There aren’t many who remember Patrick Neve. He was one of a plethora of drivers who appeared in the crazy years of the 1970’s, tried his luck and then moved on.
Sadly, Patrick Neve died yesterday at the age of 67.
Patrick Marie Ghislain Pierre Simon Stanislas Nève de Mévergnies was born in Liège into a well-known Belgian family. He started his racing career by attending the Jim Russell Racing School at Snetterton. Underfunded but talented, he needed to pay for his course so he took on a job at Snetterton initially as a floor sweeper. Once his talent was realised, he was quickly promoted to an instructor.
Neve was able to secure the occasional drive in the one of Jim Russell’s Merlyn Formula Ford cars and his success led to an incredible opportunity to compete for a full season in 1974. Showing his full potential, Neve won the 1974 STP Formula Ford title driving a Lola T340. In 1975 he graduated to F3. Driving a range of race cars which included a Safir, a March 753 and an Ehrlich Lotus JPS 3B, he finished fourth in the European Formula 3 Championship.
In 1976 Neve had the opportunity to test with Brabham and did a couple of non-championship races. Before being able to show the full range of his talent, he was dropped in favour of Emilio de Villot. Undeterred, Neve managed to raise the money required to rent a drive with the RAM Racing Brabham at his home race, Belgian Grand Prix. He also raised the funds to pay for a drive in an Ensign at the French Grand Prix later in the year.
Ironically, Neve was the first man to drive a Formula One Car around the streets of Birmingham in the UK. As a part of a promotion to bring F1 to Birmingham, Neve drove a Brabham BT45 car, powered with an Alfa-Romeo flat-12 engine around a temporarily closed circuit on the streets of Birmingham. That Sunday, the 1st February 1976 will live on in the memory of many, courtesy of the brilliant filming done at the time by the ‘Nationwide’ programme.
You can check out a video on our You Tube portal here: https://youtu.be/fiPzuR0Bb4A
1977 arrived and Neve scored a works March drive at the International Trophy Formula 2 race at Silverstone. He led the race until suspension problems dropped him to third – but it was still an impressive drive. As a result, Neve attracted some sponsorship money from the Belle-Vue brewery and was able to buy a drive in a March 761 with the post-Wolf Williams Grand Prix Engineering team. Neve managed to qualify the year old car, and finished the season with some respectable results, including a 7th at the Italian GP.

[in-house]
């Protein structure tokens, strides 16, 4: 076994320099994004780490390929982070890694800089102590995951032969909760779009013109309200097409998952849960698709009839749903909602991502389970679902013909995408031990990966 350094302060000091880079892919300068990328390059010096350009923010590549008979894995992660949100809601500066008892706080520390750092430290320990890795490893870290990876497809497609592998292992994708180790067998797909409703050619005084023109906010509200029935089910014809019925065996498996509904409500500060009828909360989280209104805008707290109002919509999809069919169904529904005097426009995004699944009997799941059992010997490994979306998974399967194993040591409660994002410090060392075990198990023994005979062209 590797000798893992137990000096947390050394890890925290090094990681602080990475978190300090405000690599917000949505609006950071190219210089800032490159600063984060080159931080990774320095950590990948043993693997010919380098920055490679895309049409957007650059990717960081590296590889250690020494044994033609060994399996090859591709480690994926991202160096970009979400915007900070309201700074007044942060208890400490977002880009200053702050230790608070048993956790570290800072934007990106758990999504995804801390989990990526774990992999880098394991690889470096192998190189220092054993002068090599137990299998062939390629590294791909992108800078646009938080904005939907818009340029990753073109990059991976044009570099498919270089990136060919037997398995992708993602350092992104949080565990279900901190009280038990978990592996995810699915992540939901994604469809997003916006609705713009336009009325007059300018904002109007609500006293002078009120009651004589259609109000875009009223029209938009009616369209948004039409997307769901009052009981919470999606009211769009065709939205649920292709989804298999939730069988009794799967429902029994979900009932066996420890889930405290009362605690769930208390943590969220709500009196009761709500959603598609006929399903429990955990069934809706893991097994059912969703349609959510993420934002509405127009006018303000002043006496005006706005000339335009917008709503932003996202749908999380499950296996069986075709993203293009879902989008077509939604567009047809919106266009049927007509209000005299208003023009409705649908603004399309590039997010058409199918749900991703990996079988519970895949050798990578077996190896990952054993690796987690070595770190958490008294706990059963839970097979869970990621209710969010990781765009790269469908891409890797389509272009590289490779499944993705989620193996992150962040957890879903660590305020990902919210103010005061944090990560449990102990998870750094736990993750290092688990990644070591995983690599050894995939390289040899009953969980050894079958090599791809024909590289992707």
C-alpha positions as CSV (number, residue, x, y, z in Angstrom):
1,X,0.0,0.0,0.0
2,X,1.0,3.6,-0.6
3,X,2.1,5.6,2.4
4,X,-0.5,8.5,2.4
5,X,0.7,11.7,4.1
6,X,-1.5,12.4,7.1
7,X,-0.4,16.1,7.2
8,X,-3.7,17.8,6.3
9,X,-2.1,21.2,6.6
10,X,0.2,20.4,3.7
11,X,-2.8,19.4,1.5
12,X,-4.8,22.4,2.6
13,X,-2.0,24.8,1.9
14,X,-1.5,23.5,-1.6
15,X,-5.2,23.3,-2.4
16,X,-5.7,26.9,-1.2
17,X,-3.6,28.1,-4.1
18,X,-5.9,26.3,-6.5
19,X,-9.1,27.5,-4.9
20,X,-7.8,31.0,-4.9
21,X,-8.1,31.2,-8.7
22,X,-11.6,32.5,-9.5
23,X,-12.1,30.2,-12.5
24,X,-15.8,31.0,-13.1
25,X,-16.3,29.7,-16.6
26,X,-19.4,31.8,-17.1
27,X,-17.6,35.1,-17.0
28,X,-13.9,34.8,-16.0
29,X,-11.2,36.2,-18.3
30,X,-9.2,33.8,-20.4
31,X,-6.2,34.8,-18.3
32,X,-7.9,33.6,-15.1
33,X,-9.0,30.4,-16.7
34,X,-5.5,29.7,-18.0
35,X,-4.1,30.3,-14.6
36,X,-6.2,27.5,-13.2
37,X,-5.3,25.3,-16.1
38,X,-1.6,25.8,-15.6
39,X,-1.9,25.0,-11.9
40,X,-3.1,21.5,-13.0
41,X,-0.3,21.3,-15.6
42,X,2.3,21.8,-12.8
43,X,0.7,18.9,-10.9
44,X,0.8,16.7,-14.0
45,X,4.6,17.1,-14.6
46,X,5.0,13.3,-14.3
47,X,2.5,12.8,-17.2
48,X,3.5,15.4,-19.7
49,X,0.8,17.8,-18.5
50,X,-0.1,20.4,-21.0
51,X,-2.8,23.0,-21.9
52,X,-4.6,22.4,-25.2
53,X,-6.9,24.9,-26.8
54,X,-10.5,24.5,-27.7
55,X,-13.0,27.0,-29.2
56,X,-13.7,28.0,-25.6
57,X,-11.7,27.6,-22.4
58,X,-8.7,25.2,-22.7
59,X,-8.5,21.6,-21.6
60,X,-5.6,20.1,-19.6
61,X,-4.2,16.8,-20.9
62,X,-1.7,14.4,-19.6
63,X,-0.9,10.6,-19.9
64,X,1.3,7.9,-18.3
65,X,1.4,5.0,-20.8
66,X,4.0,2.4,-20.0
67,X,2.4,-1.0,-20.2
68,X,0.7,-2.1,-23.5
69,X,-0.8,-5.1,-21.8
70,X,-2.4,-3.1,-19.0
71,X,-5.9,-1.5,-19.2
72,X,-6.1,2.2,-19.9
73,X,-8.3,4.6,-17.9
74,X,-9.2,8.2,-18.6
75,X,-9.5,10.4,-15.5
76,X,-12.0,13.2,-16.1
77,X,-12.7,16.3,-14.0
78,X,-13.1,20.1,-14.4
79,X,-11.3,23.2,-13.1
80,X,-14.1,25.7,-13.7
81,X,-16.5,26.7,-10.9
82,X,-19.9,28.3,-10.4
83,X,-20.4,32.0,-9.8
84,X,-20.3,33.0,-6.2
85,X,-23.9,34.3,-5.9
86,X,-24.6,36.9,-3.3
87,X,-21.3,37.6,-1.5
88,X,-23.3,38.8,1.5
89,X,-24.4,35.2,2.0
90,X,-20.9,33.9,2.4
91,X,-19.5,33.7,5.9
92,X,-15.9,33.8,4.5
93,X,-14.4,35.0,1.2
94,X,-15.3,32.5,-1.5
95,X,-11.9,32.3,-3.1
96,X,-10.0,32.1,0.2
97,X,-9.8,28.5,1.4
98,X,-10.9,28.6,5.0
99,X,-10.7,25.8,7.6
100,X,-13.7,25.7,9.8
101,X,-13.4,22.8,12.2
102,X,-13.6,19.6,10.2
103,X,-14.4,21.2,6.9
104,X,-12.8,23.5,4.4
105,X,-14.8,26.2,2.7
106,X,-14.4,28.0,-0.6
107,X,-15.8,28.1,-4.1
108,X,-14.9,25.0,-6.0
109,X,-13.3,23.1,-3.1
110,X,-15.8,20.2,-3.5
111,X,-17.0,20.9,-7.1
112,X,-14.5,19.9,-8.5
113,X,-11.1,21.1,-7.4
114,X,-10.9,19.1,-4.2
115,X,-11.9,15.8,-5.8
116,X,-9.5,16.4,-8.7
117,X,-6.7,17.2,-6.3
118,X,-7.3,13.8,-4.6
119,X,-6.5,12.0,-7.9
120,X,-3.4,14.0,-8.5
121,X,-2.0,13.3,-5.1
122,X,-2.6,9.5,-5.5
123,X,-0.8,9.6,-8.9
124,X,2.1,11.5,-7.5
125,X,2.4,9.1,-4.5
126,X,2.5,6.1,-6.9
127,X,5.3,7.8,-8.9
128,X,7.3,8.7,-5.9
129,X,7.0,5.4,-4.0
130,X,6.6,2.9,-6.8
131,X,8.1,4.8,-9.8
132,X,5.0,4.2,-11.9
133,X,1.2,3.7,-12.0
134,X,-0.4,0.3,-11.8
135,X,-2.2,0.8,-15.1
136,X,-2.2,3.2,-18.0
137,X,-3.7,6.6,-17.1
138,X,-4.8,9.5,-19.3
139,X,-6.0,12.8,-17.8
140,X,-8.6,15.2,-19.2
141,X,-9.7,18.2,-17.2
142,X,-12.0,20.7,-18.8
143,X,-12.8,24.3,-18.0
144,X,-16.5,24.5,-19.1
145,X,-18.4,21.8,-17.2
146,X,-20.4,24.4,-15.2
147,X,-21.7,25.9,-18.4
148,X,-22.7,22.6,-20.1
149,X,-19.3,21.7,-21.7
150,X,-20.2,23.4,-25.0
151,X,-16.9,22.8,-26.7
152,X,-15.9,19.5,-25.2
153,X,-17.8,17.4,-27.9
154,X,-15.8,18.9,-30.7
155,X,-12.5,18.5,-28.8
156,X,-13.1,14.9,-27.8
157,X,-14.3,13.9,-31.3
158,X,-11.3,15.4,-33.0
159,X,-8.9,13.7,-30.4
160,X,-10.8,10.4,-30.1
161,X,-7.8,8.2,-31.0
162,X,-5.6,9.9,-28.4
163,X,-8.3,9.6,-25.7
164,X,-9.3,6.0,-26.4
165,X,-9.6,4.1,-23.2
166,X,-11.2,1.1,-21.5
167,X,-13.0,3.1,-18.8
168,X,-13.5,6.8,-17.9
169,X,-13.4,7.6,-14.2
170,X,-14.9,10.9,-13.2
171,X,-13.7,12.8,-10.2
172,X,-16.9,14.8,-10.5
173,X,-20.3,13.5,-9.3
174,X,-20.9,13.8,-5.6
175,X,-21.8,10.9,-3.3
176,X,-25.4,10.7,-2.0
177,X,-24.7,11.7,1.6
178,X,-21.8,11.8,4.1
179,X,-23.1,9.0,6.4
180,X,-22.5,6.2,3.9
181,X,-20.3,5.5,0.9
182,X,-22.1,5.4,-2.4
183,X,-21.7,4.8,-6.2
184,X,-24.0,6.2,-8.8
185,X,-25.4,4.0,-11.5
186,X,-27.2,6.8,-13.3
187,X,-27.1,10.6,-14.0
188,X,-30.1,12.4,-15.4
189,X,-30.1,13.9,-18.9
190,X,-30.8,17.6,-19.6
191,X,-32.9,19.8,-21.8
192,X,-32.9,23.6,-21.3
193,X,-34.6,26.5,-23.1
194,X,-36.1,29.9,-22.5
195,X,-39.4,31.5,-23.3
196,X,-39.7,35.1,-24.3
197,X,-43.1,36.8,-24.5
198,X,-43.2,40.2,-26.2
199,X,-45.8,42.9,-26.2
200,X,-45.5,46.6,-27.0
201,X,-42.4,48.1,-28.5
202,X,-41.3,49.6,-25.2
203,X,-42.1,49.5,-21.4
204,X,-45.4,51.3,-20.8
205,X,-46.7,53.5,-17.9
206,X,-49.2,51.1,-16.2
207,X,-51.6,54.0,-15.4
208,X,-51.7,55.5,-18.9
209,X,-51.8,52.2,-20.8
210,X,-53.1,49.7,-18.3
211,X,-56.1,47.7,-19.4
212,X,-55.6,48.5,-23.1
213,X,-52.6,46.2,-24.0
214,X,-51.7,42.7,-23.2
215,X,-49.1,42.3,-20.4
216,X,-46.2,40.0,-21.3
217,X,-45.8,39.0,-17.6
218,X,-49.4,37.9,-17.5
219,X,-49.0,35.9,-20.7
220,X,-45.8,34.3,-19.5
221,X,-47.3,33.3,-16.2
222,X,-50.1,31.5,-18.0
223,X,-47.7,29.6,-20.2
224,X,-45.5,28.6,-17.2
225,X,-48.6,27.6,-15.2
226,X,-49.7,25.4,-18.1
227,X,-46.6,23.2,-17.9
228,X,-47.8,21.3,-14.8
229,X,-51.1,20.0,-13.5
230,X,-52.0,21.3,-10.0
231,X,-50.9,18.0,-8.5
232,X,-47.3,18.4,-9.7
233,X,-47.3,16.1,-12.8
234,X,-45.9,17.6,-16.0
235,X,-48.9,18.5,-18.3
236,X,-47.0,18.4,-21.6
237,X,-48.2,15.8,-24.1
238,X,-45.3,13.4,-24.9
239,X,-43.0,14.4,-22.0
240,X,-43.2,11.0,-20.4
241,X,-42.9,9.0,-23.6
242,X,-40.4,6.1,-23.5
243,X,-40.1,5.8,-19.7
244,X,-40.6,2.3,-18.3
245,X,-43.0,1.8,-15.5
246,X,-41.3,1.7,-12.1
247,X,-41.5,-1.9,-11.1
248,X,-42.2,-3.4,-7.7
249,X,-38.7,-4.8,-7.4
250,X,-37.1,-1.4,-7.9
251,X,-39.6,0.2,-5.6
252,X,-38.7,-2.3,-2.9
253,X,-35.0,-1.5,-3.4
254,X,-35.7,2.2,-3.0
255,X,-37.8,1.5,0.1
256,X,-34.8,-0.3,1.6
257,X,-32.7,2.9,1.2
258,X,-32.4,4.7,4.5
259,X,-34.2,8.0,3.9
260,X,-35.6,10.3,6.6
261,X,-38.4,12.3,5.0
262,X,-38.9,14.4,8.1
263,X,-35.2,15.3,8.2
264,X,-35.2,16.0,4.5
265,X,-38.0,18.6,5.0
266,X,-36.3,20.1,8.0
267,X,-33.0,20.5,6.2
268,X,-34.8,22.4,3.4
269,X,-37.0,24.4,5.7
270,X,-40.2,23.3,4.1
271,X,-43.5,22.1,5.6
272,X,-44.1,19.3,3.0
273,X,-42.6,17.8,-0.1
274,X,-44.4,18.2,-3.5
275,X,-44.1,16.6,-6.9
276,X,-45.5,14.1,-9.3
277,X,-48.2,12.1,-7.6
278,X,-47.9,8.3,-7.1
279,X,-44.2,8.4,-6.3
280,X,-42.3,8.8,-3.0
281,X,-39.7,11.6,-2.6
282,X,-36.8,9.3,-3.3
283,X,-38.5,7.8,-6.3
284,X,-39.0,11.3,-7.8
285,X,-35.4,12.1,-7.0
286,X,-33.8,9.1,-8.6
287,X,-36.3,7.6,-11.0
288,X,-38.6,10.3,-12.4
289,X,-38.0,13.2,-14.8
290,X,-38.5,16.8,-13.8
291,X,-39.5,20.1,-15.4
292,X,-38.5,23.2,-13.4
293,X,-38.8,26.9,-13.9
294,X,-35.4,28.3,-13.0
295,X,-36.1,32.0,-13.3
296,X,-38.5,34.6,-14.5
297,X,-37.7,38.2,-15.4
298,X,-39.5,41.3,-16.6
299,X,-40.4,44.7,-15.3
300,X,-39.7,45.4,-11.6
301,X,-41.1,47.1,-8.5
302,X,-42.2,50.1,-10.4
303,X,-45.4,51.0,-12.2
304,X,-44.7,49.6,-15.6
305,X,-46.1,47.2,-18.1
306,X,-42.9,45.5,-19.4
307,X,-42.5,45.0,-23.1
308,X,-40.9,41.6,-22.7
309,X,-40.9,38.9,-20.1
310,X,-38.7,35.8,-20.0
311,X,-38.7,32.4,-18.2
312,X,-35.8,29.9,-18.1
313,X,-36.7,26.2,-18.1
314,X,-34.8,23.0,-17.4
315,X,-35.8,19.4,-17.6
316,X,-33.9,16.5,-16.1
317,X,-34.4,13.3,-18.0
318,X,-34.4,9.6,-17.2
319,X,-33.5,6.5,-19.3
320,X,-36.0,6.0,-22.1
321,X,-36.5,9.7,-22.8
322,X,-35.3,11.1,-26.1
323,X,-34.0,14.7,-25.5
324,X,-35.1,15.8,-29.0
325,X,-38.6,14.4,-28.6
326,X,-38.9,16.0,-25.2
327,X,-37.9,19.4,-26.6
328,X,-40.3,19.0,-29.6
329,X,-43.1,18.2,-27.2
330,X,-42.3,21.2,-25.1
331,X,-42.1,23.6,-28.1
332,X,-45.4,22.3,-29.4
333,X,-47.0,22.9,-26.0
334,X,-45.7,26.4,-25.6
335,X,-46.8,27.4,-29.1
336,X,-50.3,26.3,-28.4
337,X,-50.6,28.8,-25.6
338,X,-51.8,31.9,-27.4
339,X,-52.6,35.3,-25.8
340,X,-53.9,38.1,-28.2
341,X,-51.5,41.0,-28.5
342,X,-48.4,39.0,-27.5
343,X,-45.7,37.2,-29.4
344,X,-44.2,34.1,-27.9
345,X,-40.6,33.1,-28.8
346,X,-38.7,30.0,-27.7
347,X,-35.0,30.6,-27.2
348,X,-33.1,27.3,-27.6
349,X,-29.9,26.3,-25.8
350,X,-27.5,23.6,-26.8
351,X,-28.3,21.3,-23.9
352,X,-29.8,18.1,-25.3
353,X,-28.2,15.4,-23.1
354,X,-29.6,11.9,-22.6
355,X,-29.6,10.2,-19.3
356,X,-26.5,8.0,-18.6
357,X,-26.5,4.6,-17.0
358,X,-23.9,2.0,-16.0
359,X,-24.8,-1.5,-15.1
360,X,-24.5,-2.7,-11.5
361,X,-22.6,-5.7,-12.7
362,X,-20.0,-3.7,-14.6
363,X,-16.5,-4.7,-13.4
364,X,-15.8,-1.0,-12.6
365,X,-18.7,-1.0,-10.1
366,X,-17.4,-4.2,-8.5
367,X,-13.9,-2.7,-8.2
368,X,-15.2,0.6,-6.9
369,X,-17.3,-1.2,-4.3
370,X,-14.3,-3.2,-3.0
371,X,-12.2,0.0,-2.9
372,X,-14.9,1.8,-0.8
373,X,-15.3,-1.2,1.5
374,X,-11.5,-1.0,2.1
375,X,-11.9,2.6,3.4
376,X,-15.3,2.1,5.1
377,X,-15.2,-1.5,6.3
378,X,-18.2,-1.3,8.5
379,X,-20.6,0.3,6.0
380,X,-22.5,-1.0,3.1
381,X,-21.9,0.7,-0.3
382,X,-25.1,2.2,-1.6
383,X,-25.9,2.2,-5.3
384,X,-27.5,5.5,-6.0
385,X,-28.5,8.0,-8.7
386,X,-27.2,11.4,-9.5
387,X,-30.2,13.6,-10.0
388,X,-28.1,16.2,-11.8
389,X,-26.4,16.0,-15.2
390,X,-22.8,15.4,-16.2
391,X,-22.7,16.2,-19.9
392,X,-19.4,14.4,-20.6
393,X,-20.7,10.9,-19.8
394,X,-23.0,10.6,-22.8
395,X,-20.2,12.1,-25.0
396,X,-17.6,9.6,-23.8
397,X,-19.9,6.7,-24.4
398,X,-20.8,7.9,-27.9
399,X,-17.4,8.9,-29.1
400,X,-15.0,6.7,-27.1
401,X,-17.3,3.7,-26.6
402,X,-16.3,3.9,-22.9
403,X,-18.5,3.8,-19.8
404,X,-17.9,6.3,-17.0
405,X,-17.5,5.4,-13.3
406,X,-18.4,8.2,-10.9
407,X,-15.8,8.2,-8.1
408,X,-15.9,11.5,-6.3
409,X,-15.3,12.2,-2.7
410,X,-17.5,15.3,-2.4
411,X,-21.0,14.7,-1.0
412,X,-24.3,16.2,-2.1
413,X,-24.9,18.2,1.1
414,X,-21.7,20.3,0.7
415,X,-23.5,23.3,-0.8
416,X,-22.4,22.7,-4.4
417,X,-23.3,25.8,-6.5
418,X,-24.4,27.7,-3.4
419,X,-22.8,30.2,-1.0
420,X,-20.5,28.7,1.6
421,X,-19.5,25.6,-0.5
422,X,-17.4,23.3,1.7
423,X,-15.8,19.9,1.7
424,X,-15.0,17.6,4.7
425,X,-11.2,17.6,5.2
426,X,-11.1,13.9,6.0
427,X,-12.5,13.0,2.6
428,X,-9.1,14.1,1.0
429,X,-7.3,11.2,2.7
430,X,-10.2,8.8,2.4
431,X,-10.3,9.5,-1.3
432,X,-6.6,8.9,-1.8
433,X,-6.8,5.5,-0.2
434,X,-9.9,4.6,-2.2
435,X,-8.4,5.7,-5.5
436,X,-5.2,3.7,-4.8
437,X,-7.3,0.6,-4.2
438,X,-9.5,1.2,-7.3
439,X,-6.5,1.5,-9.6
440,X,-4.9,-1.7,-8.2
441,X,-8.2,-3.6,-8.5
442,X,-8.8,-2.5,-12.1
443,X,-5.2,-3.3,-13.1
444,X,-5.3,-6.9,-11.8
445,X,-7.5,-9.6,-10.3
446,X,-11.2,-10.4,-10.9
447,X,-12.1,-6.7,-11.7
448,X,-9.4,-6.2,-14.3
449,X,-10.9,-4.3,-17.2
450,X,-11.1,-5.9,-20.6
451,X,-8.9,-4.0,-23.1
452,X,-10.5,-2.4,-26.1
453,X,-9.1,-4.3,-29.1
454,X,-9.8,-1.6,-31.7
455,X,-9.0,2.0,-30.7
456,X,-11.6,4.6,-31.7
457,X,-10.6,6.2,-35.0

In 1978, Williams secured a sponsorship deal with Saudia and promptly hired Alan Jones. Neve, unable to secure a seat in F1 moved to Formula 2 but once again ran out of money after a few races. After yet another funds drive, Neve tried to enter his own March in the Belgian Grand Prix, but failed to qualify for official practice. This was his final showing in Formula 1.
In 1979 the F2 team Kauhsen were looking to break into Formula 1 and hired Neve to drive their F2 car with the hope of developing it for the major leagues. Whilst Neve did his very best, the chassis and engine weren’t up to the task – and when the sponsors money ran out, Neve was left to race the unsuccessful Pilbeam.
Later in his career, Neve raced at Le Mans and was a regular competitor in the Belgian Touring Car Championship and at the Spa 24 Hours. In the 90’s he entered cars in races under the Patrick Neve Racing banner while also running a sports promotion agency in Brussels.
Our thoughts and prayers are with the family and friends of Patrick Neve.